"The Forgotten Frontier, filmed by Miss Marvin Breckinridge, is the most ambitious amateur made welfare film yet recorded. To show the operation of the Kentucky Nursing Service, Miss Breckinridge spent several months filming in the mountain districts reached by that organization. With the cooperation of the mountain folk, she staged several short dramas, each demonstrating the usefulness of one of the centers or some phase of their work. The completed picture runs 6000 ft., 35mm., and, in spite of the numerous technical difficulties, it is excellently photographed." Movie Makers, Dec. 1930, 788.
"It is a striking gesture to employ the one medium which depends upon the sense of sight to aid the cause of the blind. This is what Jack L. Krapp has done in his comprehensive movie, Hands that Work in the Darkness, a thoroughgoing presentation of the unusual work being done for the sightless by the Cleveland Society for the Blind. The film is of generous length, yet, because of Mr. Krapp's special skill in maintaining interest through choice of viewpoint and because of the absorbing subject matter, it holds the attention throughout. Appropriate musical background, together with the delivery of a well composed spoken narrative, further enhances the presentation of the subject. Mr. Krapp's interior lighting work is very well done, and he seems to be able to take large or small interiors in his stride. A notable section of the film includes the recording of a play, performed by blind actors on a full sized stage. This is an excellent record film and a splendid achievement in its field." Movie Makers, Dec. 1940, 602.
"Contrasts life in Belgian Congo under Belgian colonial government to that of tribal rule." National Archives.
"The MPD Community Service Award sponsored by Norris Harkness, Hon. PSA, FPSA, was won by the 8-16 Cine Club of Detroit, Mich., in recognition of outstanding efforts in producing an instructional film on diabetes for the Michigan Diabetic Association. Titled If You Have Diabetes, this 700-foot 16mm production is designed to aid persons who have recently discovered that they have diabetes, in learning to keep the disease under control. The project was initiated by an 8-16 Club member who is a diabetic. The script was written by another club member with technical assistance provided by physicians on the staff of a major Detroit hospital. All photography, acting, editing, etc., was done by club members" PSA Journal, Sept. 1964, 51.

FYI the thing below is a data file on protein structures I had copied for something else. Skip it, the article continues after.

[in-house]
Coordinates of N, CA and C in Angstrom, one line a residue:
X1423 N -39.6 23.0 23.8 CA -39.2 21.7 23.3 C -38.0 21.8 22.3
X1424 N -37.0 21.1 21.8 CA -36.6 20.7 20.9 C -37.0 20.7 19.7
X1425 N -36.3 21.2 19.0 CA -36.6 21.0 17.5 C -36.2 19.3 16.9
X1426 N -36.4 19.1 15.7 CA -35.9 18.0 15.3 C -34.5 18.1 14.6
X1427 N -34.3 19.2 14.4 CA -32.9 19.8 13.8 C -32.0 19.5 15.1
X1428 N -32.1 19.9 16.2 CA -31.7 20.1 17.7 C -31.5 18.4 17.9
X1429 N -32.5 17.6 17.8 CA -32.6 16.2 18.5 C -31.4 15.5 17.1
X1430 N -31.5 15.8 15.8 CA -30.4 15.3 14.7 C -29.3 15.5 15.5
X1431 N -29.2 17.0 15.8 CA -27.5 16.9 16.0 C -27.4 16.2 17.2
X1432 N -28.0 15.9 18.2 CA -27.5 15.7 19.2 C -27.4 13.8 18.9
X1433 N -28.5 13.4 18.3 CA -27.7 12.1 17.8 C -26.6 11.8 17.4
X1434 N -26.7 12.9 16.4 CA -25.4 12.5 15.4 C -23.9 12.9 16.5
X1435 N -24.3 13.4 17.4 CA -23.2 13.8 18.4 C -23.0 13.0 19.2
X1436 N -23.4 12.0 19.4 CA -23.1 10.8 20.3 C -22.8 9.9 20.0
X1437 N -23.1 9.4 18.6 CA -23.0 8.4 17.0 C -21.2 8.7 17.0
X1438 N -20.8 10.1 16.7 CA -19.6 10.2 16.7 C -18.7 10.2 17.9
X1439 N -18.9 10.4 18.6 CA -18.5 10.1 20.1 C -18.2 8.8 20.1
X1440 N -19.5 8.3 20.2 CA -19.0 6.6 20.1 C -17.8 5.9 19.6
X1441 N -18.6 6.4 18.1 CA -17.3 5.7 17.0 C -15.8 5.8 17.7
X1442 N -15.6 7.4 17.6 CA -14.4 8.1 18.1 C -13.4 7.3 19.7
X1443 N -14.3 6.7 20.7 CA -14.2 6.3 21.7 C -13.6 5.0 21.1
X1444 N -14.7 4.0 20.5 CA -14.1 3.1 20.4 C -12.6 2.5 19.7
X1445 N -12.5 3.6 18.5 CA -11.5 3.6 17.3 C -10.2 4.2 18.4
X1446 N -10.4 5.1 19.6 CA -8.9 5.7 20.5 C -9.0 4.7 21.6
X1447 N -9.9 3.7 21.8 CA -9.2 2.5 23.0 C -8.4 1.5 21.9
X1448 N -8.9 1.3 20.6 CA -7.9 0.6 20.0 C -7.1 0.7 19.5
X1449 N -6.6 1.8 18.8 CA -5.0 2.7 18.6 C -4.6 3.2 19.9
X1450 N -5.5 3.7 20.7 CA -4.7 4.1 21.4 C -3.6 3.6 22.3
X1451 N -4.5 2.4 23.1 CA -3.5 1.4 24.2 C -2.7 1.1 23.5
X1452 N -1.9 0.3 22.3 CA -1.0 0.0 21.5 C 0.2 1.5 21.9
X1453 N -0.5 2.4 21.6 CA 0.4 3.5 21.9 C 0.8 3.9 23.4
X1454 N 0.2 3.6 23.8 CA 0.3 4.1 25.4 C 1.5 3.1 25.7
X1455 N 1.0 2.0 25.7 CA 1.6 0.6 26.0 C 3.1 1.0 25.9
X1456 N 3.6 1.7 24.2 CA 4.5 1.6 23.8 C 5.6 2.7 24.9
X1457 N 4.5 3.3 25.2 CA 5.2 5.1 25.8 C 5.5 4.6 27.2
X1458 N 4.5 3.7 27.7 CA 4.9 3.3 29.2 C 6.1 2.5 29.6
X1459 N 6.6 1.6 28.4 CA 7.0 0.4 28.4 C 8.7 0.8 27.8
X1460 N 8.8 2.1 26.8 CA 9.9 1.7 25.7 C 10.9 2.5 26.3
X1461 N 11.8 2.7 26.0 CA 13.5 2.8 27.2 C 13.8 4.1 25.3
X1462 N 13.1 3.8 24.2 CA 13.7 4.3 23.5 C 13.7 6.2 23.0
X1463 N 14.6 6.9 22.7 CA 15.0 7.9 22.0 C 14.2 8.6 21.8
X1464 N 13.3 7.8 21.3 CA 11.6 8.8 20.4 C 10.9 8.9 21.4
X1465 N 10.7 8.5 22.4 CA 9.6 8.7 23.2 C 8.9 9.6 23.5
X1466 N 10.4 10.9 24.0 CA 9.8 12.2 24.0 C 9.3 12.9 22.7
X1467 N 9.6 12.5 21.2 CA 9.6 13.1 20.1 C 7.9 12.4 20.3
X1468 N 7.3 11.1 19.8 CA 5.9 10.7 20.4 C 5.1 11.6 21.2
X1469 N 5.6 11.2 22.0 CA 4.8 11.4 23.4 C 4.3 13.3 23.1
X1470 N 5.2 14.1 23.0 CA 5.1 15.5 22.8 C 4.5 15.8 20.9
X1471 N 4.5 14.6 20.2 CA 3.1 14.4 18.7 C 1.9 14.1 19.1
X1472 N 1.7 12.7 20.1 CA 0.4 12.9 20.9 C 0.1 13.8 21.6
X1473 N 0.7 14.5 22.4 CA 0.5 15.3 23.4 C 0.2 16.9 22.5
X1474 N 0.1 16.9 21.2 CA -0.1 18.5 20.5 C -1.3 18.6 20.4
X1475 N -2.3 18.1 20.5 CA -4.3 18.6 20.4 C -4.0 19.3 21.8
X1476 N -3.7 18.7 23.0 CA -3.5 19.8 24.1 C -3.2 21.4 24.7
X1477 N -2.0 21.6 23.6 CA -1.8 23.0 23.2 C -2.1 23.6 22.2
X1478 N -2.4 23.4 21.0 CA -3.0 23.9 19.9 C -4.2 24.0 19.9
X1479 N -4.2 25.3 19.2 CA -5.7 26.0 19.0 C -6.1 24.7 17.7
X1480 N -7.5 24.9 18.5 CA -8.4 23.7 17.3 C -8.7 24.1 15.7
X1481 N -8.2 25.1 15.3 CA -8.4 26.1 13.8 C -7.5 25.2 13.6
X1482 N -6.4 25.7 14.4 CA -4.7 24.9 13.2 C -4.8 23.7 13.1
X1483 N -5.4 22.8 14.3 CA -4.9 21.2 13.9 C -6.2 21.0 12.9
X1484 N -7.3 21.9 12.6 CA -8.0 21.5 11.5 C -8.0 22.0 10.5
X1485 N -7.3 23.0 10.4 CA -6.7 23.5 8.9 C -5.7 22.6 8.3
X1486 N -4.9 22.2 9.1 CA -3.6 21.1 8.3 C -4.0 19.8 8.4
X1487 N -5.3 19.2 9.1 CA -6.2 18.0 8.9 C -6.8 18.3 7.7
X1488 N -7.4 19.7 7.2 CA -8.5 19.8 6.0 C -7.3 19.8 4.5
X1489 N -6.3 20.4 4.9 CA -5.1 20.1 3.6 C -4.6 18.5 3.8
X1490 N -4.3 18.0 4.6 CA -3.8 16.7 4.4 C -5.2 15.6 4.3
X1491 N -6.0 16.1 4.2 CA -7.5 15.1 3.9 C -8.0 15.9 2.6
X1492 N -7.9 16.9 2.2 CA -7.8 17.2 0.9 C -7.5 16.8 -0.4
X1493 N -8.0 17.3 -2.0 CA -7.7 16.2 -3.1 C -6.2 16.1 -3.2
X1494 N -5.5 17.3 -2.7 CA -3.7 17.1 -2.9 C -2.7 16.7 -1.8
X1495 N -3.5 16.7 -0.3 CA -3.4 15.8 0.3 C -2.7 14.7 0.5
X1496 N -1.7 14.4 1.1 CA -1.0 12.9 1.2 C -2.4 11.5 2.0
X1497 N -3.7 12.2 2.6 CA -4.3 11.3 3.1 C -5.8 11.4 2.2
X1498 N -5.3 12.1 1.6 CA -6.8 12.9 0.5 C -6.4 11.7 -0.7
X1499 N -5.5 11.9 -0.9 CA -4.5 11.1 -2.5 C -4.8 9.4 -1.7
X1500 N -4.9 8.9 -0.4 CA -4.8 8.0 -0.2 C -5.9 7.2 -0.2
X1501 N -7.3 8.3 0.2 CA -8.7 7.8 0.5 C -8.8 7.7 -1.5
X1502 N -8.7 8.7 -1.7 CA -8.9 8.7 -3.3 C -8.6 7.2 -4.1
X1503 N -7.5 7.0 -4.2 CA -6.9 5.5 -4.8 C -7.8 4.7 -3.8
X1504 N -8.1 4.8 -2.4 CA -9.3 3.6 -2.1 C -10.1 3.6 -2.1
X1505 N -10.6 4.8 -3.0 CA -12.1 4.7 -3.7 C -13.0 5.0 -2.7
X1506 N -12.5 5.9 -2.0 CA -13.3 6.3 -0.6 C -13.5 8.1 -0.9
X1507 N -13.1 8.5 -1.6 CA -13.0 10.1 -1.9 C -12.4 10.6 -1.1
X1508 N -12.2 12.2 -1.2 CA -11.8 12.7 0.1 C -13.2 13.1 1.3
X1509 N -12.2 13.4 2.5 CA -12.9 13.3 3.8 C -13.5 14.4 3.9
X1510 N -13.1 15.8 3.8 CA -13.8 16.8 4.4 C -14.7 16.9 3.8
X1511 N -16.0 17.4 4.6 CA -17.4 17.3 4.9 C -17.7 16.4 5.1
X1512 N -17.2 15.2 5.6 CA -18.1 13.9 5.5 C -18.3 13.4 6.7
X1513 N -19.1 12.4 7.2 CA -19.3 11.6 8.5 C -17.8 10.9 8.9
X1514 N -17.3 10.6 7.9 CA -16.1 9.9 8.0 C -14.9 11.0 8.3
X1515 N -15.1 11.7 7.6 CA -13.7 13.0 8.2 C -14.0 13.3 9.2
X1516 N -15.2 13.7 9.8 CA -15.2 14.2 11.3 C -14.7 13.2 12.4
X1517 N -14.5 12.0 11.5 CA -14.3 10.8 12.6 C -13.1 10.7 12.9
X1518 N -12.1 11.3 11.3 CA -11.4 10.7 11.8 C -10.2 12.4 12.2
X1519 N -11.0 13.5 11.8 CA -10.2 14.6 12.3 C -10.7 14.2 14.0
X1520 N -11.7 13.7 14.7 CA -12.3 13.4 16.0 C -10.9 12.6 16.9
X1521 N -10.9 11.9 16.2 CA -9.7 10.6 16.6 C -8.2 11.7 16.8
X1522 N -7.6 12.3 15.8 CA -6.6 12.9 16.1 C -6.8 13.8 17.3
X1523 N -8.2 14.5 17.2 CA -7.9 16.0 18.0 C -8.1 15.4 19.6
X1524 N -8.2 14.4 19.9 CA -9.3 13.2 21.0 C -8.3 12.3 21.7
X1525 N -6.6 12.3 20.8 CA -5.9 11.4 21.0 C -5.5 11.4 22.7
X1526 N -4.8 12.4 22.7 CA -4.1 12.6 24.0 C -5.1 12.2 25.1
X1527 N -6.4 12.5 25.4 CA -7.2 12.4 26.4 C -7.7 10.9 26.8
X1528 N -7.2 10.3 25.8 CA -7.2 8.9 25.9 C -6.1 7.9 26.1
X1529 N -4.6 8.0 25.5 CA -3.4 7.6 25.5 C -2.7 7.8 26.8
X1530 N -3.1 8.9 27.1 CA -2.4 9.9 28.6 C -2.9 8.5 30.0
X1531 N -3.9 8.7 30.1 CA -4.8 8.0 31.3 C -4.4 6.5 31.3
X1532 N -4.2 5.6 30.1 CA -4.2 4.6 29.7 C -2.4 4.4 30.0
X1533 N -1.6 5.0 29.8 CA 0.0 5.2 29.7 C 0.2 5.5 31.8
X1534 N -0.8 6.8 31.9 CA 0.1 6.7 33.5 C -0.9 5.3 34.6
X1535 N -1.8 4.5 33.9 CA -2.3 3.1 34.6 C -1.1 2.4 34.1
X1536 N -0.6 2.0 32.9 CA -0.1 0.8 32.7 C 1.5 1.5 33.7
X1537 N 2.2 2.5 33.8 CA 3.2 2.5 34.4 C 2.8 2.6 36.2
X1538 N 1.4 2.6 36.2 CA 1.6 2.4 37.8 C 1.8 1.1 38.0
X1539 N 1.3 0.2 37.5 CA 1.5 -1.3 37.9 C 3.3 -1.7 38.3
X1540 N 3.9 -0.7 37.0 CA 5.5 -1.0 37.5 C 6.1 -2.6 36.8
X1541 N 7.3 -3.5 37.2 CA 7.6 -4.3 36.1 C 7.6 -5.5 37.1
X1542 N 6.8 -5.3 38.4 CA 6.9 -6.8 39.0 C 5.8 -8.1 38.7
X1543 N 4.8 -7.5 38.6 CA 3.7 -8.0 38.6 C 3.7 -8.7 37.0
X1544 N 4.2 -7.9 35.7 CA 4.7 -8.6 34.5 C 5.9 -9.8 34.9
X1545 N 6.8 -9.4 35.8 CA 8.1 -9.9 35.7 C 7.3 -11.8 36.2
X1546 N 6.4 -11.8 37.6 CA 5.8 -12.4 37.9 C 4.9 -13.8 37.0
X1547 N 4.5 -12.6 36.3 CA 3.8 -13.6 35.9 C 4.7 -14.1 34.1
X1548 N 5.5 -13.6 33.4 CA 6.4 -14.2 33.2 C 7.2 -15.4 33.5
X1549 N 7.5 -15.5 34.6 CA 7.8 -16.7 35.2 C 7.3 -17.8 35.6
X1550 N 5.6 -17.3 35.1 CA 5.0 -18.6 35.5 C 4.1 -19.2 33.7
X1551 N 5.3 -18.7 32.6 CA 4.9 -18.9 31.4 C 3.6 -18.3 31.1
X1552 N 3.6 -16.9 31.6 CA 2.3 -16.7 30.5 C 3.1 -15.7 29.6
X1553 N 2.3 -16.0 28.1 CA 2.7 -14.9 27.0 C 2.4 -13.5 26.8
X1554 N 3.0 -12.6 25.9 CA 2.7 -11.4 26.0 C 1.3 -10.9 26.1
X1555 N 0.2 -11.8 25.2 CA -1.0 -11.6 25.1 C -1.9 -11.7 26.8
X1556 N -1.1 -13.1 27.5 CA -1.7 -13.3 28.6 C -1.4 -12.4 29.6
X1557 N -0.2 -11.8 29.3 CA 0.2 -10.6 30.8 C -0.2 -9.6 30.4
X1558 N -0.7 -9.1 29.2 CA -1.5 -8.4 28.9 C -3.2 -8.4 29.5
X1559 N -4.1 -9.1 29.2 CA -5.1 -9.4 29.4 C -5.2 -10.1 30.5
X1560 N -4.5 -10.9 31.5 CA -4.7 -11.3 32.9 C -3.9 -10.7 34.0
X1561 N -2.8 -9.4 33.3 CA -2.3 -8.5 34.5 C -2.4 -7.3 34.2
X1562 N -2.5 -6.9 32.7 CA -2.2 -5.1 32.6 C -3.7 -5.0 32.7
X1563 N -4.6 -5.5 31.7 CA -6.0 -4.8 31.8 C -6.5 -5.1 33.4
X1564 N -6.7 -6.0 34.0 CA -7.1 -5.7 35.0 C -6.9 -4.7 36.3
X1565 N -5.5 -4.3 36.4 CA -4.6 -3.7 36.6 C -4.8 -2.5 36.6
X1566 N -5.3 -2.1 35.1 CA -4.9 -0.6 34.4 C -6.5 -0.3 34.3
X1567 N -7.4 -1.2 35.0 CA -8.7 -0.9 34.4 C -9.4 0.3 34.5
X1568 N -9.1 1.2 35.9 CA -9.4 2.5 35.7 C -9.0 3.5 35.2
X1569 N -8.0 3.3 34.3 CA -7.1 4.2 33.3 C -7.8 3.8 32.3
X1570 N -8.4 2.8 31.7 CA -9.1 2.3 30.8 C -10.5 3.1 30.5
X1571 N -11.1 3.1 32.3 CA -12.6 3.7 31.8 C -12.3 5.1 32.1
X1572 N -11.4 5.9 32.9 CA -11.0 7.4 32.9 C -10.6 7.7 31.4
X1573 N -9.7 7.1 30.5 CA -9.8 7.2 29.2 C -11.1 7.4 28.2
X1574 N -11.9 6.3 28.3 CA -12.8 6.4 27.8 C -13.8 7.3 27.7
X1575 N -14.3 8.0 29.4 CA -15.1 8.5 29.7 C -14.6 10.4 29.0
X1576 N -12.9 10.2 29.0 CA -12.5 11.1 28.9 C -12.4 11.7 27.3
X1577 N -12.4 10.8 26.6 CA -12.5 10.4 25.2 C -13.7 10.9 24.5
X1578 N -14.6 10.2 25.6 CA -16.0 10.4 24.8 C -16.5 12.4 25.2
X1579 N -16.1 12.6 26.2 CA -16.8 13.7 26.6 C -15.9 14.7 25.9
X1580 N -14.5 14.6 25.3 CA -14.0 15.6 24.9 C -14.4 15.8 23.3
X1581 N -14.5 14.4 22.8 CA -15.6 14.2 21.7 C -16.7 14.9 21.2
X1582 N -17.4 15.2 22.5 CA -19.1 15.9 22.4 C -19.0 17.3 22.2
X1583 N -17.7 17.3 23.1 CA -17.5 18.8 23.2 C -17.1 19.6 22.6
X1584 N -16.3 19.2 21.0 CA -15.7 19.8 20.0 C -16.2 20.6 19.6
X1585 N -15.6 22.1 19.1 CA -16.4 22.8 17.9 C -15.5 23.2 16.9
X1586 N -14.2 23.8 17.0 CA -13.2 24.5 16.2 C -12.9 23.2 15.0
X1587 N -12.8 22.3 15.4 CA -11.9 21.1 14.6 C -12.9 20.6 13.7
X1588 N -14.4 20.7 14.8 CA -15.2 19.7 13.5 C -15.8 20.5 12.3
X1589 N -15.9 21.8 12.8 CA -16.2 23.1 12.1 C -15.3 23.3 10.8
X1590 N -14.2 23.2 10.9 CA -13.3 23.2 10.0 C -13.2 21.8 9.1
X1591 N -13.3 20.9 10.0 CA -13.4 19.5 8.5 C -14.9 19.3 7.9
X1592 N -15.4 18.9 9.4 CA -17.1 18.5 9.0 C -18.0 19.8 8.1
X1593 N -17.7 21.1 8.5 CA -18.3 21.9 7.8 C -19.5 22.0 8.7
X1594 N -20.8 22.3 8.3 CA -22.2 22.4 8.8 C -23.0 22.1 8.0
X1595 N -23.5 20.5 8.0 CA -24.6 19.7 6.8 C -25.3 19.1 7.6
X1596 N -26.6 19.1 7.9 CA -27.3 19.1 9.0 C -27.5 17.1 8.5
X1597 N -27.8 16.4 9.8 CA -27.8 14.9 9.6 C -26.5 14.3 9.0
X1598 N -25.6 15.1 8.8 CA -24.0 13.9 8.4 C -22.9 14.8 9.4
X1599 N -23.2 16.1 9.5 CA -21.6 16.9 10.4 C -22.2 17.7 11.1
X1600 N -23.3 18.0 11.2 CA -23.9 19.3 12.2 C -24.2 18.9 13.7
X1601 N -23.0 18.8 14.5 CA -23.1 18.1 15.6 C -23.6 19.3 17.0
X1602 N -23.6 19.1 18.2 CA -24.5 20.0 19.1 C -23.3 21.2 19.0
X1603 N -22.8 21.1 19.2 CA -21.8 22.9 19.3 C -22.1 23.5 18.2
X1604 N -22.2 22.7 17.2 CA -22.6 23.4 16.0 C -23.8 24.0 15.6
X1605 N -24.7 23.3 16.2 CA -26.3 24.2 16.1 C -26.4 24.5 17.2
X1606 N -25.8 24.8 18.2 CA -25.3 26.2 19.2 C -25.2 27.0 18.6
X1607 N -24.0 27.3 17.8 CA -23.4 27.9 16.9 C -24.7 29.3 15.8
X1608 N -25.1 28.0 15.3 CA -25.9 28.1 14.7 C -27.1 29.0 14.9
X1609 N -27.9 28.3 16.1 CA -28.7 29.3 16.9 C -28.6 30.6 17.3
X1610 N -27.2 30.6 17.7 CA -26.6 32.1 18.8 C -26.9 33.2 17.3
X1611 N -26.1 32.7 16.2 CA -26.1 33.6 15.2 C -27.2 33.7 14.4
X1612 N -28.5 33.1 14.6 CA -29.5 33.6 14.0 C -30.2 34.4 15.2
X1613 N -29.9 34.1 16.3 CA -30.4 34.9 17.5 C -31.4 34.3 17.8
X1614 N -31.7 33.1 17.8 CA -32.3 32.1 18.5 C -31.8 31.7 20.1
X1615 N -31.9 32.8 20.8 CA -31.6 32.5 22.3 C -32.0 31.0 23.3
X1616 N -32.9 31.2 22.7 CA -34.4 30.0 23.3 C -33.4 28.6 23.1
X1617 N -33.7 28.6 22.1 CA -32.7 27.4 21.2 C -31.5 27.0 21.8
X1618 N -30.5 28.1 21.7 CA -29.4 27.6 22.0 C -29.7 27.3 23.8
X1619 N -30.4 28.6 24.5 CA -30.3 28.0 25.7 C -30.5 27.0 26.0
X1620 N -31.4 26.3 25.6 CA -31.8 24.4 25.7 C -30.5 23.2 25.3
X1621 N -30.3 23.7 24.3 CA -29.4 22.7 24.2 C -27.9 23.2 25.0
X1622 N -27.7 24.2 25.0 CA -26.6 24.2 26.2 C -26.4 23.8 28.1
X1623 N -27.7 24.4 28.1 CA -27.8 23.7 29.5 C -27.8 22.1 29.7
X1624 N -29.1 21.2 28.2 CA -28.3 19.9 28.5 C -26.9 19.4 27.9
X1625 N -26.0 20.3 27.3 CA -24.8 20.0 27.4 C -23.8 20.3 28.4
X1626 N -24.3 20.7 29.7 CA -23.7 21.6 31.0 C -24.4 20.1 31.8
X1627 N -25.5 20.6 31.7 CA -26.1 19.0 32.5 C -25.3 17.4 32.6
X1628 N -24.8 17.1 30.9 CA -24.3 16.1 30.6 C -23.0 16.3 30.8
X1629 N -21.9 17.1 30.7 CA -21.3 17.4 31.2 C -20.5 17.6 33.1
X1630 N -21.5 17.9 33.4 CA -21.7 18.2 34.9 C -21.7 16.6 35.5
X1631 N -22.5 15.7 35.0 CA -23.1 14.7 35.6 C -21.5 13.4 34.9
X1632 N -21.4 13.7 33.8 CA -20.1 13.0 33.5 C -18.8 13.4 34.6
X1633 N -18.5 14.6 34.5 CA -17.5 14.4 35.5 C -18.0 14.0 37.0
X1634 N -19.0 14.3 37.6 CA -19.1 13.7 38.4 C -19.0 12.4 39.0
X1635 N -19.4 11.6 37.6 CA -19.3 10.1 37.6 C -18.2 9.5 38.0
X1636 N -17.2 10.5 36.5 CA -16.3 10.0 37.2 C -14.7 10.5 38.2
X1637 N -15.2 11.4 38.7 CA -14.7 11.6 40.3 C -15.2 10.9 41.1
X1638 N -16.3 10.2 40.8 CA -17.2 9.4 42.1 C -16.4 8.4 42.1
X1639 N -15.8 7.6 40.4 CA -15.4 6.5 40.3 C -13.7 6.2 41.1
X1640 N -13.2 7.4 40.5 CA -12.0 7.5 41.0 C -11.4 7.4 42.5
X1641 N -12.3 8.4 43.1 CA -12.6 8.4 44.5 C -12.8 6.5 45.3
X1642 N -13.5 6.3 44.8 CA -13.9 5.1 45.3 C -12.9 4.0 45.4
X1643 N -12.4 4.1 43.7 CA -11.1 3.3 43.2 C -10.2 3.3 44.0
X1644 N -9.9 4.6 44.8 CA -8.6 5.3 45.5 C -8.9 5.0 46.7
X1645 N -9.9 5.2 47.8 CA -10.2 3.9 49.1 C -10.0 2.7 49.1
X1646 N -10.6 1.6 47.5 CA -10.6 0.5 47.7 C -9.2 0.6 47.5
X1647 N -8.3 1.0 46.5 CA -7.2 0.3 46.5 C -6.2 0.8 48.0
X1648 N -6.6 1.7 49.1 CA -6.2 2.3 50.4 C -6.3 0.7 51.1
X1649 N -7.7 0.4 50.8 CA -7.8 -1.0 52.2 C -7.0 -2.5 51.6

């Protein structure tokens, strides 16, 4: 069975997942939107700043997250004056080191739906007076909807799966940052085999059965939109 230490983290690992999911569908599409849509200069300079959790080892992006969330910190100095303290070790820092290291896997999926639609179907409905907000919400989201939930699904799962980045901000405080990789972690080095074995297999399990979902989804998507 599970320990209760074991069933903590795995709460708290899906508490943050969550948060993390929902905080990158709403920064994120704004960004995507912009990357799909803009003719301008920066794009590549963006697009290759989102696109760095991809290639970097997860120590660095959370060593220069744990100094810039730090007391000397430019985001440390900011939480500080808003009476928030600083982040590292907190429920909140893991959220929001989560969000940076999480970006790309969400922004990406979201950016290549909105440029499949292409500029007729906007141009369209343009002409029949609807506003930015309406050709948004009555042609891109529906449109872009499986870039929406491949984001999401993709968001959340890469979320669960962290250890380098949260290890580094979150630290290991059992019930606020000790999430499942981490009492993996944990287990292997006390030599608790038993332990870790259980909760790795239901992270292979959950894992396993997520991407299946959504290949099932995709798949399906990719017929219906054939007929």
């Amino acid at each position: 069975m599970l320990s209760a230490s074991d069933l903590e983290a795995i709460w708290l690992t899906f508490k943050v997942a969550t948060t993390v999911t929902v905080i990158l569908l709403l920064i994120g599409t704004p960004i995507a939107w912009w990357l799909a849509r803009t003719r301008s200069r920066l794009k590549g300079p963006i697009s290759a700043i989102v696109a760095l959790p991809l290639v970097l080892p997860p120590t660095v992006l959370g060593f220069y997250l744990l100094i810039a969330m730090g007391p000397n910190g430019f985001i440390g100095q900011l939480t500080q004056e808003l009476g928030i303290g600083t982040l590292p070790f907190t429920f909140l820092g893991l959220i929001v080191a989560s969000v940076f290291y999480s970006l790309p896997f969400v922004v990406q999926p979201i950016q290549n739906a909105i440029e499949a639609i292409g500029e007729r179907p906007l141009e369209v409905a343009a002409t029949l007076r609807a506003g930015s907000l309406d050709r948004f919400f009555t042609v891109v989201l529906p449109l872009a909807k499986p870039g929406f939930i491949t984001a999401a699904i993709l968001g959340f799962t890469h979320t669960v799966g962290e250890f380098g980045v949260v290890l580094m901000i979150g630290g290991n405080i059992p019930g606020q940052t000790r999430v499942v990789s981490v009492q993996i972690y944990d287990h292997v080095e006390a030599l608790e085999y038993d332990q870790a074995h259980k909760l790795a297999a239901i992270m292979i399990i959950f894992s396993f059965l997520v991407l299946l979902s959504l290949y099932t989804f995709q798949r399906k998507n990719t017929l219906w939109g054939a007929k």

"Victor E. Pye, using his family as the principal actors in a sincere and competent photoplay, brings us the flavor of family life in far away Australia. With a sure cinematic sense, he opens Inspiration with a moving dolly sequence which carries you into the house directly to the star of the film. With creditable economy of footage and compelling acting and directing, Mr. Pye tells a simple tale of a once crippled child returned to health through the inspiration of a famous figure skater — herself a former "polio" victim. There are also several scenes from which it becomes obvious that the movie maker has profited from viewing theatrical productions with his mind on his own filming. Suave and sensitive, Inspiration becomes moving and believable as the plot unfolds." Movie Makers, Dec. 1946, 488.